REFORM Alliance’s “Give Life Back” Campaign Promotes Probation and Parole Reform

Reform Alliance

In April, the REFORM Alliance, a group launched to transform probation and parole by changing laws, systems and culture, launched “Give Life Back,” a campaign to inform and inspire people to become part of the growing movement to reform the parole and probation system in the United States. 

Growing research, like a 2021 report from Human Rights Watch, illustrates how frequently technical infractions of parole winds up landing many people in jail and prison — feeding mass incarceration rather than curtailing it. As part of the new “Give Life Back” campaign, the group released a 90-second film titled “Technically Illegal”, providing a look into the “probation trap.” The launch of the campaign also kicks off a summer filled with activism and events to raise awareness for probation and parole reform. According to REFORM Alliance Chief Executive Officer Robert Rooks, the group and its partners also plan to introduce legislation to reform policies at the federal level. Examples of REFORM Alliance’s past policies include passing California state legislation to mandate evidence-based limits to probation and parole terms, increase pathways for sick and elderly people to safely return home and to expand the use of effective alternatives to incarceration and supervision. 

Leading philanthropist Robert F. Smith is a founding partner of REFORM Alliance, displaying his commitment to equity and the reform of a biased criminal justice system. Smith uses his platform as a leader of social justice movements and charitable foundations to advocate for diversity and justice. 

Smith is the Founder, Director and CEO of private equity firm Vista Equity Partners. Following the death of George Floyd in June 2020, Smith wrote a public letter to Vista Equity Partners’ staff, in which he recognized the gravity of the moment and stressed the need for further reform. “This has been a heartbreaking and painful week for America,” and a reminder that in our endless pursuit of a ‘more perfect union,’ a great deal of work remains,” Smith wrote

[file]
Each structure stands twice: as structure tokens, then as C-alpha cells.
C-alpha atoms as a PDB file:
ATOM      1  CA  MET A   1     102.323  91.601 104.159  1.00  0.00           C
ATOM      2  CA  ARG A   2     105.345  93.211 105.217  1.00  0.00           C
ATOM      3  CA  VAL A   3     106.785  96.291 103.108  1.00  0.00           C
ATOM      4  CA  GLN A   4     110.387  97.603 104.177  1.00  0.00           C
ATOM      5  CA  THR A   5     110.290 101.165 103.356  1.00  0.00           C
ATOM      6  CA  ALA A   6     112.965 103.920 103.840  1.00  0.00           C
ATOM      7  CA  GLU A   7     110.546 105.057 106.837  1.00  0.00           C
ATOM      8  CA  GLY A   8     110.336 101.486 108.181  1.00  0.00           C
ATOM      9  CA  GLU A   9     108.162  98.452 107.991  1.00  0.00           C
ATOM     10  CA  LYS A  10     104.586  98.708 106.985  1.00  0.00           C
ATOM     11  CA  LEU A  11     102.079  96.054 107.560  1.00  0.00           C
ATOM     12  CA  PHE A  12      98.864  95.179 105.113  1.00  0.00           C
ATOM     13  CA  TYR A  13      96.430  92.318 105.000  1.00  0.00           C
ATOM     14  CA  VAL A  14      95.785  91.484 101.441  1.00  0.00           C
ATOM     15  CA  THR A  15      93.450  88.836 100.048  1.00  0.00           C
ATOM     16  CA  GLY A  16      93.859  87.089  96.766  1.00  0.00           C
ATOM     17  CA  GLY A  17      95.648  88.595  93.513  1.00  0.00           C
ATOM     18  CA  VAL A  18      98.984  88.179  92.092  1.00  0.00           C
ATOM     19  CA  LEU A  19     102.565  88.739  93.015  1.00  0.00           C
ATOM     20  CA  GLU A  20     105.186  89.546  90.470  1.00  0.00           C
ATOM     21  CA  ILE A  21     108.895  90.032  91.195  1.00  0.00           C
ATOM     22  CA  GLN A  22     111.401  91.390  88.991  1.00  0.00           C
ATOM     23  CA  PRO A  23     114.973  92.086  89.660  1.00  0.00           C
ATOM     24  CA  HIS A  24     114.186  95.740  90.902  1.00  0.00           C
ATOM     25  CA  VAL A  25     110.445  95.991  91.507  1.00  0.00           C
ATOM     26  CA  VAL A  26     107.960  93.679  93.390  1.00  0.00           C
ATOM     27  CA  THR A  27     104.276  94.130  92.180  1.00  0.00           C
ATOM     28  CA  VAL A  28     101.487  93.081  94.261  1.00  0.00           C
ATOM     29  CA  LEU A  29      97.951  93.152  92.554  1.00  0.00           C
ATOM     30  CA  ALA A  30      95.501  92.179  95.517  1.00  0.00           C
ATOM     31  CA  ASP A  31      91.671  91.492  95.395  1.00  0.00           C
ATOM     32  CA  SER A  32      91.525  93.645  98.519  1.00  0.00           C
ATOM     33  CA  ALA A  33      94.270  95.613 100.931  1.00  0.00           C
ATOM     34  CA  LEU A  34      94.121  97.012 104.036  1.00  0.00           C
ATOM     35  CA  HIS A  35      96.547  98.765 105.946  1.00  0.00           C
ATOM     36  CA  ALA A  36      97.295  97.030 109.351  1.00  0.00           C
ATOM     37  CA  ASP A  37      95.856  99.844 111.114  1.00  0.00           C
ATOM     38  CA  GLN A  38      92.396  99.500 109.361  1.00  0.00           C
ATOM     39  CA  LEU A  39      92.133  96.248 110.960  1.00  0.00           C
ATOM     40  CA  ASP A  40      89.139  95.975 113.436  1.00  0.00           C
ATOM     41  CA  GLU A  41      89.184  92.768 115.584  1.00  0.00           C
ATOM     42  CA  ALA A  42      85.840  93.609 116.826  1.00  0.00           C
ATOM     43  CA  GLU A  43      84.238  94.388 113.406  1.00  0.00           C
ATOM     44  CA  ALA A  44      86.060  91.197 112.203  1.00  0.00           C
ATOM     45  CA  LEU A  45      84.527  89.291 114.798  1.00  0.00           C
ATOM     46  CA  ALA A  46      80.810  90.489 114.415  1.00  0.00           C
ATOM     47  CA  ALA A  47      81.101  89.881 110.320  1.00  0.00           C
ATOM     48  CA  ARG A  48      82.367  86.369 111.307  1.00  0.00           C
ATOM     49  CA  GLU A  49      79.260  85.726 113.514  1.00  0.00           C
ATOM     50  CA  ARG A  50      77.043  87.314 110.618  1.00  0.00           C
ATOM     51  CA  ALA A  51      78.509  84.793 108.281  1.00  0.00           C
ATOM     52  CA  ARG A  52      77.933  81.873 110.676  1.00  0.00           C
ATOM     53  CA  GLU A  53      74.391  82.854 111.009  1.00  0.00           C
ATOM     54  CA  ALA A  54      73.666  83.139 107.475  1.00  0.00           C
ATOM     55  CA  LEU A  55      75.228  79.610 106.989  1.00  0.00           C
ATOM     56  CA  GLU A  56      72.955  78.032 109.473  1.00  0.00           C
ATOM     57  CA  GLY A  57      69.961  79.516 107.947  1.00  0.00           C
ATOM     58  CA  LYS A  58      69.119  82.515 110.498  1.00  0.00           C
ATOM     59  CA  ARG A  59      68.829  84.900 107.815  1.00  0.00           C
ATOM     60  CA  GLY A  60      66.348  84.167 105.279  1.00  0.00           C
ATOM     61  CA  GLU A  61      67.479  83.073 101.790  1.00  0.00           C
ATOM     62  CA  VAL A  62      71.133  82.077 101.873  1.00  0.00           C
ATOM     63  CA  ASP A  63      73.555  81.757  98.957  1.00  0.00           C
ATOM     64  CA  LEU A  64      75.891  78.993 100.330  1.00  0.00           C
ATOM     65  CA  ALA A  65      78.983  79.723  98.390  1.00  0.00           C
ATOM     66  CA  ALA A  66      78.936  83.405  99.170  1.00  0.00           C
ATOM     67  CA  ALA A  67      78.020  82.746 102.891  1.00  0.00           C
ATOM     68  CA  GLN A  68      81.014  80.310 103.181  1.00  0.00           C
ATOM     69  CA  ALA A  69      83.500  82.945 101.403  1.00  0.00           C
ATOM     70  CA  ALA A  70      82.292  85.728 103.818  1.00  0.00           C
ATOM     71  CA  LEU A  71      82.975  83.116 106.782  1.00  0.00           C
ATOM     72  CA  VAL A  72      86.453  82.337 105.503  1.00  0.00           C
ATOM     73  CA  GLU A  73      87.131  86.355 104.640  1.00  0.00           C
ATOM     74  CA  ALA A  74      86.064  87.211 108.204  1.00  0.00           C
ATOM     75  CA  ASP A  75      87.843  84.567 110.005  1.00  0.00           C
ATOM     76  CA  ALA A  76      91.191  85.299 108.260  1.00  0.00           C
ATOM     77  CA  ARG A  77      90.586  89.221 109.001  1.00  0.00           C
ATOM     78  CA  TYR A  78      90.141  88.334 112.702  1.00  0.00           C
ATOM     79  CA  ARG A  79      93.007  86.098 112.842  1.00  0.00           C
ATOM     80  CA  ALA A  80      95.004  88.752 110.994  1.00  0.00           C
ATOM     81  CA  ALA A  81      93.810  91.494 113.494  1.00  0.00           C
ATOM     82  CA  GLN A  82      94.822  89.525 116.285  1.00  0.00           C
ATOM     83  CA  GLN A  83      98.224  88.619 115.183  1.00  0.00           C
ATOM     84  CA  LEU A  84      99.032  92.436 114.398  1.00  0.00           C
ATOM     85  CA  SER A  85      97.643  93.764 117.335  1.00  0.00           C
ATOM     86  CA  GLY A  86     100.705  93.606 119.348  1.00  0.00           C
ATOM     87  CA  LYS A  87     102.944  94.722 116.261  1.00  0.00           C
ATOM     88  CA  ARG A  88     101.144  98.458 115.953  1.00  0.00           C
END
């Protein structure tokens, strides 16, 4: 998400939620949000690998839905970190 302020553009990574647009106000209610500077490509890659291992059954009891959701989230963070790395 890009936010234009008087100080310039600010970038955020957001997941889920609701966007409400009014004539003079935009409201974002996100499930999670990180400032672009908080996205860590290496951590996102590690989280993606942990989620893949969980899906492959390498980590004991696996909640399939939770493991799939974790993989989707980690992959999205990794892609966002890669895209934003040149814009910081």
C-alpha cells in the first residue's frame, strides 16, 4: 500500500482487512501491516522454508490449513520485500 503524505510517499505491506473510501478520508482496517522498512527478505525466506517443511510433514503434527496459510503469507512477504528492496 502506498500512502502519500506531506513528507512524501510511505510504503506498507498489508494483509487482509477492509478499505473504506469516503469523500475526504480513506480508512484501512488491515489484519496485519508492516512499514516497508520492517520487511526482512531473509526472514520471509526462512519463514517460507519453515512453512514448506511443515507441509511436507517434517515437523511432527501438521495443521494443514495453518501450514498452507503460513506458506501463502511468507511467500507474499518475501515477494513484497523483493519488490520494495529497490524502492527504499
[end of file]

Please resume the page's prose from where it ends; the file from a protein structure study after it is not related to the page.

The Racial Disparities in Probation and Parole Policy

Pew research reveals that 1 in 55 U.S. adults – nearly 2% of the population – was on probation or parole in 2016. This marks an increase of around 239% since 1980. Between 1999 and 2016, the probation population per arrest rose a sizable 28%. In practice, supervision in many parts of the U.S. has become a system to control people who are struggling with an array of economic and health-related challenges, without offering meaningful solutions to those problems. 

The Pew research also reveals immense racial disparities: African Americans make up 30%  of those on community supervision, but just 13% of the U.S. adult population. Department of Justice evidence also shows that Black offenders spent a longer time in prison awaiting parole compared with white offenders. 

An April 2014 report from the Urban Institute showed these pervasive inequities. According to their research, Black probationers were revoked at higher rates than white and Hispanic probationers in all study sites. Moreover, differences in characteristics between Black and white probationers explained 51-80% of disparity across the studied sites. In Dallas County, Texas, 34% of Black probationers experienced revocation, compared to 22% for white probationers. In New York City, Black probationers experienced double the rate of revocation as their white peers. 

Moving forward, evidence shows that strong policies can help reform and reduce the parole and probation population. From 2007 to 2016, 37 states experienced simultaneous drops in their community corrections and crime rates. In many of these states, these decreases followed adoption of evidence-based sentencing and corrections reforms that prioritized scarce supervision and treatment resources for higher-risk individuals and invested in risk-reduction programs.

Read more about REFORM Alliance’s summer events, their past legislative wins and further research linking race and probation or parole decisions.